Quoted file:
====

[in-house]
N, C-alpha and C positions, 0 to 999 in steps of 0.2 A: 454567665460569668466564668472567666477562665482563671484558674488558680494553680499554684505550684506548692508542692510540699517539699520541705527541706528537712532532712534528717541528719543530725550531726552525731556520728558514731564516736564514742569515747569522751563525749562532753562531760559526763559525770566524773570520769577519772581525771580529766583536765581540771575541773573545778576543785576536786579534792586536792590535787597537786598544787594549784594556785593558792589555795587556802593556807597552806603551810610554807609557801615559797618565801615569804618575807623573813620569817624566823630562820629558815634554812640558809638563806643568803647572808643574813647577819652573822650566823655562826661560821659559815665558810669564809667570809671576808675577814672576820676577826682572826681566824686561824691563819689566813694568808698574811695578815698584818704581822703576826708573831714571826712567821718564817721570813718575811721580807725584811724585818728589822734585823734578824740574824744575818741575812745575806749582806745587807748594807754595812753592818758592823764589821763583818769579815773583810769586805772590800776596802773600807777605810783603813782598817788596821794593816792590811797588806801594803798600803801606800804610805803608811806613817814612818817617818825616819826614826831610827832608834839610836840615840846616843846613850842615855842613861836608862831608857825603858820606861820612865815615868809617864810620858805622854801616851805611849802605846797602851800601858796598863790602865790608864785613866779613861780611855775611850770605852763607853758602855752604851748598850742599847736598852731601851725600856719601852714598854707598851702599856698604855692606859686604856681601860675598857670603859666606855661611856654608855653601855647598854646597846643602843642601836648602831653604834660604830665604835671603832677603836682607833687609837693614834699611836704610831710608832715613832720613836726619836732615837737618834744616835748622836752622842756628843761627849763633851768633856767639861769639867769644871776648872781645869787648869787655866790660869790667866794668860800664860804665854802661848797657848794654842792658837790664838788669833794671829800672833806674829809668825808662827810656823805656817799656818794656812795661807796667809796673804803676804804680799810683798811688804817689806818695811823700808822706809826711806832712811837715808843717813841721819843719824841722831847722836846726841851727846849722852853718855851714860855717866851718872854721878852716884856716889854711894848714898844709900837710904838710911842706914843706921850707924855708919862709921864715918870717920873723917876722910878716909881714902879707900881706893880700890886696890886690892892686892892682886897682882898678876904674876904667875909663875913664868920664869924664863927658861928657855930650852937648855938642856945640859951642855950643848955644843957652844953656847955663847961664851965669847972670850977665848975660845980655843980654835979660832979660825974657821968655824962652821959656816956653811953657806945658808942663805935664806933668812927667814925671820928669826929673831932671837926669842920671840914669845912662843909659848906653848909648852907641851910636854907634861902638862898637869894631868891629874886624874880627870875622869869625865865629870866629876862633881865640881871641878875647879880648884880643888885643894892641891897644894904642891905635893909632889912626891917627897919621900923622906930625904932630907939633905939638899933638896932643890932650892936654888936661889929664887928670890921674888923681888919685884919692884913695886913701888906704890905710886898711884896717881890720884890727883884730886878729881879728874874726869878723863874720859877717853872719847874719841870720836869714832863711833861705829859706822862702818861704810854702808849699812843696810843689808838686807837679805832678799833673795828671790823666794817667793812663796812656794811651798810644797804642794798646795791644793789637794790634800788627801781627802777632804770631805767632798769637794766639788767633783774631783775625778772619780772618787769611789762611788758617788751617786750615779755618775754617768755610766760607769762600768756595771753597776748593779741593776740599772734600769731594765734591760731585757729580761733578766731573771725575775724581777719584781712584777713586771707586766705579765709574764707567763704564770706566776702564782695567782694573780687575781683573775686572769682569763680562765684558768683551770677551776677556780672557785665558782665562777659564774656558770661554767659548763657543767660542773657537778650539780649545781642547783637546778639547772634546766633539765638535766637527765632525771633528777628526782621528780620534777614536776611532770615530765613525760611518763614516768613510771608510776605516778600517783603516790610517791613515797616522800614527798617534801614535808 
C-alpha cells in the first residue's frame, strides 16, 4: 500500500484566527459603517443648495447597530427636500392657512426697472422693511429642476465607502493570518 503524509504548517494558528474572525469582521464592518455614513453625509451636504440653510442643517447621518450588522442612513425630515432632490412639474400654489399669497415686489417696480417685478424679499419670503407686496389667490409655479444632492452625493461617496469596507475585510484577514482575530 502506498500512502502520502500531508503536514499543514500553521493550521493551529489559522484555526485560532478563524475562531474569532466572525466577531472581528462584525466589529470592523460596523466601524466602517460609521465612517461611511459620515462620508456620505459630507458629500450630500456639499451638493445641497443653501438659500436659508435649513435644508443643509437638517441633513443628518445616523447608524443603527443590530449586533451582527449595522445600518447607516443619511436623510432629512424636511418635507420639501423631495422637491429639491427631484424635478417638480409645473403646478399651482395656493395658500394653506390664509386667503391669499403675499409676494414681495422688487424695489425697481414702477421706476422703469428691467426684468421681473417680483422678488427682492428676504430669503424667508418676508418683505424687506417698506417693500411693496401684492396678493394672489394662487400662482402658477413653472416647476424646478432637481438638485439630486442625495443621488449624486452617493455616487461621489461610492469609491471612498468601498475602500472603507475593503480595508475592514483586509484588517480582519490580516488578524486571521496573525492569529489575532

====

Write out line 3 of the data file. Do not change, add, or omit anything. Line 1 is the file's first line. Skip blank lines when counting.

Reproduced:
C-alpha cells in the first residue's frame, strides 16, 4: 500500500484566527459603517443648495447597530427636500392657512426697472422693511429642476465607502493570518 503524509504548517494558528474572525469582521464592518455614513453625509451636504440653510442643517447621518450588522442612513425630515432632490412639474400654489399669497415686489417696480417685478424679499419670503407686496389667490409655479444632492452625493461617496469596507475585510484577514482575530 502506498500512502502520502500531508503536514499543514500553521493550521493551529489559522484555526485560532478563524475562531474569532466572525466577531472581528462584525466589529470592523460596523466601524466602517460609521465612517461611511459620515462620508456620505459630507458629500450630500456639499451638493445641497443653501438659500436659508435649513435644508443643509437638517441633513443628518445616523447608524443603527443590530449586533451582527449595522445600518447607516443619511436623510432629512424636511418635507420639501423631495422637491429639491427631484424635478417638480409645473403646478399651482395656493395658500394653506390664509386667503391669499403675499409676494414681495422688487424695489425697481414702477421706476422703469428691467426684468421681473417680483422678488427682492428676504430669503424667508418676508418683505424687506417698506417693500411693496401684492396678493394672489394662487400662482402658477413653472416647476424646478432637481438638485439630486442625495443621488449624486452617493455616487461621489461610492469609491471612498468601498475602500472603507475593503480595508475592514483586509484588517480582519490580516488578524486571521496573525492569529489575532